Irish president Michael D Higgins casts vote as polls open in Republic

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By David Young and Aine McMahon, PA

Irish President Michael D Higgins has cast his vote in the country's General Election.

Mr Higgins was accompanied by his wife Sabina Higgins to vote at a polling station in St Mary's Hospital in Dublin.

The president greeted the assembled count staff and press and said he was glad the weather had remained sunny, despite reports of a storm.

Voting is under way in Ireland in what is shaping up to be one of the most unpredictable elections in years.

On a day when Storm Ciara threatens to dampen turnout, the country is having its first Saturday General Election for more than a century.

If opinion polls prove correct, Sinn Fein is on course to challenge the 90-year duopoly of the state's two main parties, Fianna Fail and Fine Gael.

Taoiseach and Fine Gael leader Leo Varadkar is facing a difficult battle to hang on to power, with recent polls putting his party in third place.

In the last major survey of the electorate before polling day, Sinn Fein was leading the popularity stakes on 25%, with Fianna Fail second on 23% and Mr Varadkar's party on 20%.

If those levels of support are borne out when the counting of votes begins on Sunday, it would herald a major breakthrough for Sinn Fein south of the border.

However, the odds would still be stacked against party leader Mary Lou McDonald leading the next government as Taoiseach.

Its polling performance has far surpassed the expectations of party strategists who, coming off the back of several disappointing elections, only fielded 42 candidates in the race for the Dail parliament's 160 seats.

That means even if Sinn Fein had a perfect day and won all 42 seats - an extremely unlikely outcome in itself - it would still end up well short of a majority.

No party is expected to reach the 80-seat threshold to enable it to govern on its own, and a coalition administration of some complexion is almost inevitable.

But Sinn Fein is in a slightly different position to its two main rivals, as it may be unable to find enough like-minded left-leaning allies to form a workable government.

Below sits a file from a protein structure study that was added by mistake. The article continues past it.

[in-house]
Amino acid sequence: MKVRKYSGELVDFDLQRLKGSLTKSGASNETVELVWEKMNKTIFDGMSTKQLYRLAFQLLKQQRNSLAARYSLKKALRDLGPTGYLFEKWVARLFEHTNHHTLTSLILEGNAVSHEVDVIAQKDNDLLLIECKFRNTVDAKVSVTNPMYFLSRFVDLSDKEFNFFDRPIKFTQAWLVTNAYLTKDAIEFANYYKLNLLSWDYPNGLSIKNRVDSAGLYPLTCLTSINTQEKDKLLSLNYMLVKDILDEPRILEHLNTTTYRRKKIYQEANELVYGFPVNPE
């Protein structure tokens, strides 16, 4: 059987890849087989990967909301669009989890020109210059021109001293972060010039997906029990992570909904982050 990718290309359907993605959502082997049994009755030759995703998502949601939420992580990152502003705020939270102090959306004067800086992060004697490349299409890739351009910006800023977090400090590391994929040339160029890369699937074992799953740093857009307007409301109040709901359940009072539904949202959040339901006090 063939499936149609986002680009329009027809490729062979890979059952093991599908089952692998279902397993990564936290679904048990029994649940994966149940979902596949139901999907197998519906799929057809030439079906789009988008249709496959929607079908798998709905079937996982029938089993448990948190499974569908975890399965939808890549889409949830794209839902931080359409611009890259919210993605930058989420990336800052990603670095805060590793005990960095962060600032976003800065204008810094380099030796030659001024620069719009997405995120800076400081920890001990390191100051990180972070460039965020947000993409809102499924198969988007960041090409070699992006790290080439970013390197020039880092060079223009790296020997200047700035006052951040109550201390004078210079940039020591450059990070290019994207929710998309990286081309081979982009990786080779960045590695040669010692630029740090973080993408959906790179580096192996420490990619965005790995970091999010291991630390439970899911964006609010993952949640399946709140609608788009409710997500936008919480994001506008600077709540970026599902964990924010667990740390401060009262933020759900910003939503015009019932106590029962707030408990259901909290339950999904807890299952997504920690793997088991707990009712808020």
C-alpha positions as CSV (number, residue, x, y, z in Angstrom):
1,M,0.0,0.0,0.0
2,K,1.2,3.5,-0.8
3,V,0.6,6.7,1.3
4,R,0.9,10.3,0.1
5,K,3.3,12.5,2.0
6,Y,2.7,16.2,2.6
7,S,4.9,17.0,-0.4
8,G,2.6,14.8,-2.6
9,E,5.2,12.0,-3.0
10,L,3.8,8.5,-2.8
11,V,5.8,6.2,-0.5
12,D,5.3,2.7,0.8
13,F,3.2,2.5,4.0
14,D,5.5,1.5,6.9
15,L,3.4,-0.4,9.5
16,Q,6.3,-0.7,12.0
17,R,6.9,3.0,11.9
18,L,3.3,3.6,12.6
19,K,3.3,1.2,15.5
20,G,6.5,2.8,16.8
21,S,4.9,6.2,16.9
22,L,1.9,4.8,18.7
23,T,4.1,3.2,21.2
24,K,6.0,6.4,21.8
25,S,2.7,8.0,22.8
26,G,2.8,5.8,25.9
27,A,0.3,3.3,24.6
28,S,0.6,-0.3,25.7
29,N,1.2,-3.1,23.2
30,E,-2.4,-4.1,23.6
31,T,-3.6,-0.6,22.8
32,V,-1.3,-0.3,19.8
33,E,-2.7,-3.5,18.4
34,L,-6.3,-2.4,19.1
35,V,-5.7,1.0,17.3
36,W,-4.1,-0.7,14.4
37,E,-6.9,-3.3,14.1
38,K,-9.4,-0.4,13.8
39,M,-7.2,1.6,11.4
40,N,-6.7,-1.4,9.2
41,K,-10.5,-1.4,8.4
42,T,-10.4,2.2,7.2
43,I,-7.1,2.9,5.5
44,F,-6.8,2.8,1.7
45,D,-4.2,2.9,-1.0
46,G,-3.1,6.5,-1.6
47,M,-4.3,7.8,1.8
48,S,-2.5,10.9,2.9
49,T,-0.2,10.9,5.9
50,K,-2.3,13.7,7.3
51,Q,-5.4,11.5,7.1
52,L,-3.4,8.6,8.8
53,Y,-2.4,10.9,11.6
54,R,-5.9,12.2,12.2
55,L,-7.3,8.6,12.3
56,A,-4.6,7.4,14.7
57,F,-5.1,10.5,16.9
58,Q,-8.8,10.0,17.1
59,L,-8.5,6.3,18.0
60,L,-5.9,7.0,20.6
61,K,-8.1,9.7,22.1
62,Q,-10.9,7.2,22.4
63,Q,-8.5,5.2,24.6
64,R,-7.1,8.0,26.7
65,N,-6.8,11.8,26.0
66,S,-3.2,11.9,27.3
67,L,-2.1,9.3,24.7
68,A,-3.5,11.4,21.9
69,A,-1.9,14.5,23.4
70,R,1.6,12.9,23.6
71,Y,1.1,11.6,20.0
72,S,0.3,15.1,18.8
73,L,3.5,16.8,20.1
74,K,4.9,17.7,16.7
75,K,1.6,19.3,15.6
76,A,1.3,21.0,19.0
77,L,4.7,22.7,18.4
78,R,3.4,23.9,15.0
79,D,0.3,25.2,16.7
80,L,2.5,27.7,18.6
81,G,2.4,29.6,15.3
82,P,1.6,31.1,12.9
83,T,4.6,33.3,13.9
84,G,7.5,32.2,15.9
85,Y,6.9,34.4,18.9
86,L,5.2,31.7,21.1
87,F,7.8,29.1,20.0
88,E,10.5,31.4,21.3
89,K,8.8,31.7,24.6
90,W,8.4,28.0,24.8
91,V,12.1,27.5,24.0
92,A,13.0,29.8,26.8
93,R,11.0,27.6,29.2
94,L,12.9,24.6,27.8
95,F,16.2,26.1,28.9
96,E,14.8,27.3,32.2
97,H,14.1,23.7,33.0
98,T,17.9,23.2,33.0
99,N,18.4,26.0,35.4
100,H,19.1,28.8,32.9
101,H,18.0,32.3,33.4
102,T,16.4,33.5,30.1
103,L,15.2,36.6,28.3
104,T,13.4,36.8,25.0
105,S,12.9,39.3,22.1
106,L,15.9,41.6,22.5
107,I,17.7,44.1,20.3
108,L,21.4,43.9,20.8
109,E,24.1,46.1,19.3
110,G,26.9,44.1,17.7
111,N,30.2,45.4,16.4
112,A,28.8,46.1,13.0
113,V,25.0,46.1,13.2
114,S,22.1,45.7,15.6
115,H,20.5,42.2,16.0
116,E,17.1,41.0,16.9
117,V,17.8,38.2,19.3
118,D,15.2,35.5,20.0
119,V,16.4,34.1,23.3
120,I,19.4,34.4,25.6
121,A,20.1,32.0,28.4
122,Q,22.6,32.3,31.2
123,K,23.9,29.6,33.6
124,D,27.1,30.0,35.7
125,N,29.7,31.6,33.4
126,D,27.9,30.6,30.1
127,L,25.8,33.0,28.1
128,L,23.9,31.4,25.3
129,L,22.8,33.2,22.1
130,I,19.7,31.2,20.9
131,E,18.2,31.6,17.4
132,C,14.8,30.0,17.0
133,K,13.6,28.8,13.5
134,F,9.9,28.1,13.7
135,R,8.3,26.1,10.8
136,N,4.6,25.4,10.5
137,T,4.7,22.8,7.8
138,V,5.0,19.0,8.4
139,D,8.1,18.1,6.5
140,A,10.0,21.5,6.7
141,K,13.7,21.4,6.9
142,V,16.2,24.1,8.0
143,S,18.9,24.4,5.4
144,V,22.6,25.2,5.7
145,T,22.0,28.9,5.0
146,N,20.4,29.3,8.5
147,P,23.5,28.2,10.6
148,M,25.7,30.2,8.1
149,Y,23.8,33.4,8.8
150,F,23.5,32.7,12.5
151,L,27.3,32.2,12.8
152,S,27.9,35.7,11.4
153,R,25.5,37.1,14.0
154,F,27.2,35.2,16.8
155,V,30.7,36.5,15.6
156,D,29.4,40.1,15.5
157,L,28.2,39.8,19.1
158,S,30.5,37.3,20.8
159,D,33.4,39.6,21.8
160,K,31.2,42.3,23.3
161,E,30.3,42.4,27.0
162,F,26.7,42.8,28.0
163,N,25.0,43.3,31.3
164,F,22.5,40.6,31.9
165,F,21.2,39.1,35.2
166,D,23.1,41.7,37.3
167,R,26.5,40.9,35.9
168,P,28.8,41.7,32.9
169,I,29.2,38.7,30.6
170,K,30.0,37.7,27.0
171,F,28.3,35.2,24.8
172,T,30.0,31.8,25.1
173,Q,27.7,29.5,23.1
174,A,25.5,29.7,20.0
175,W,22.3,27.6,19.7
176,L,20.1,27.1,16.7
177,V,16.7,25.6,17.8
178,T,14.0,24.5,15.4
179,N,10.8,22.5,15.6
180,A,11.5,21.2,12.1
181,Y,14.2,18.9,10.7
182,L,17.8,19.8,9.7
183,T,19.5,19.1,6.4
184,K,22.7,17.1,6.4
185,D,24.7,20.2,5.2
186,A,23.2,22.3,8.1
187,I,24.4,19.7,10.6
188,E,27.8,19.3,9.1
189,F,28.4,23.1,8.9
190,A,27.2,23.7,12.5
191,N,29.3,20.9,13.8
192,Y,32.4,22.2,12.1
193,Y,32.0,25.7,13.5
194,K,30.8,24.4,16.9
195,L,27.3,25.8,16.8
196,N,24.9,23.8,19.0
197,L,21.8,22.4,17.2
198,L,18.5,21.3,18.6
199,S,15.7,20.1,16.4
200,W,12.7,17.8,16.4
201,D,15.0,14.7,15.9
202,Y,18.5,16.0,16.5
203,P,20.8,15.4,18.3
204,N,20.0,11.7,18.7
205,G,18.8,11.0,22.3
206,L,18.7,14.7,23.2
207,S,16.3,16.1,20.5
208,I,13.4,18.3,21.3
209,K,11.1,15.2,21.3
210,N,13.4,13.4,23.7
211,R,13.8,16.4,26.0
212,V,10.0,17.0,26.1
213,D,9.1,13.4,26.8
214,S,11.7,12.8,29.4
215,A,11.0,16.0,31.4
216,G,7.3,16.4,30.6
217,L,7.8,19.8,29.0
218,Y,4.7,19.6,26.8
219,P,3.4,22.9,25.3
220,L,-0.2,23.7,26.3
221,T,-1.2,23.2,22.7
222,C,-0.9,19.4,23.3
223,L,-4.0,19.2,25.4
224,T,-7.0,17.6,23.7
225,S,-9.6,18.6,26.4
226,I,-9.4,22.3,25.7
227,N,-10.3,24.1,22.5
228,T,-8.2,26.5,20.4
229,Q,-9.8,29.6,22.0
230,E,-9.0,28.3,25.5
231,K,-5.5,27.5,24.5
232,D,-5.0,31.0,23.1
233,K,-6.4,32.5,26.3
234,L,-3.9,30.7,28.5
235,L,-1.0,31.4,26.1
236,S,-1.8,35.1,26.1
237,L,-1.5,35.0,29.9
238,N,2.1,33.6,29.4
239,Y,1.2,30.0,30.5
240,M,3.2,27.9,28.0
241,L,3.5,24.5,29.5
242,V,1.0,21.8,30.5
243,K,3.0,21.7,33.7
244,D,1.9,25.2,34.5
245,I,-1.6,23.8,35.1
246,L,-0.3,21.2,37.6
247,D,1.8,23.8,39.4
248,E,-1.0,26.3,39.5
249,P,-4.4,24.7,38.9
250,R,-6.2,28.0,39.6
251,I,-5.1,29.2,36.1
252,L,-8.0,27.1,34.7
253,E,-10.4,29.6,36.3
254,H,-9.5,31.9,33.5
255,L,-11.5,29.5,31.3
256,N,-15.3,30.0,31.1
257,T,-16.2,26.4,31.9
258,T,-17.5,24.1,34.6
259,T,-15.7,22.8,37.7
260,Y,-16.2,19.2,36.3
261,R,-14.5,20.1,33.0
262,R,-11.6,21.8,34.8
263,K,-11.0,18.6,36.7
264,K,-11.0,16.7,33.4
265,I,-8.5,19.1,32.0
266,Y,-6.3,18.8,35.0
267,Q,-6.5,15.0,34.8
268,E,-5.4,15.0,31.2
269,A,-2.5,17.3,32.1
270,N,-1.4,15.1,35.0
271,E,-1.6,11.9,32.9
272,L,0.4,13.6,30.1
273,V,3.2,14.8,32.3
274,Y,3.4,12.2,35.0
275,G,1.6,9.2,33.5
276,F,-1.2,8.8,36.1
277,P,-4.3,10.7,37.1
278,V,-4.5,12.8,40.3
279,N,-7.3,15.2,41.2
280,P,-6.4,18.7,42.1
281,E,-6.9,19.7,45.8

Fianna Fail and Fine Gael, both centre-right in outlook, have unequivocally ruled out any partnership with Sinn Fein, and for either to change position would represent a major U-turn.

If it is unable to strike an alliance with either of the other two main parties, Sinn Fein would be unlikely to secure a place in the next government.

Fianna Fail topped the opinion polls early in the campaign, and leader Micheal Martin could yet emerge as Ireland's next Taoiseach.

Mr Varadkar, meanwhile, will be hoping his administration's economic record and handling of the Brexit process will convince enough voters to renew his tenure in Government Buildings in Dublin.

However, Brexit did not feature prominently in a campaign that was instead dominated by domestic issues such as spiralling rental prices, record-breaking homeless numbers, controversy over the state pension age and a struggling health service.

There appears to be a mood for change and Sinn Fein could attract support from younger voters who want to end Fine Gael's nine years in power but are unwilling to trust Fianna Fail again after the financial crash that marked its last term of office.

Faced with the Sinn Fein surge, Fine Gael and Fianna Fail have been keen to remind the electorate of the party's historic IRA links and, as the campaign entered its latter stages, the past crimes of the provisional movement drew increasing focus.

Mr Varadkar's last government - a minority administration that included several independent TDs - was sustained in power through a historic confidence and supply arrangement with Fianna Fail.

That landmark pact between two parties founded from opposing sides of Ireland's civil war of the 1920s took 70 days to negotiate following the inconclusive 2016 General Election.

Ireland could be in for more protracted government-formation talks if this election produces another fractured result.

The willingness of smaller parties such as Labour and the Greens to become a junior coalition partner could prove critical.

A new confidence and supply deal cannot be ruled out - potentially a reverse of the last one, with Fine Gael supporting a Fianna Fail led-minority.

A strong result for Sinn Fein could even force Ireland's two traditional political superpowers to contemplate the once unthinkable - a grand coalition in government together.

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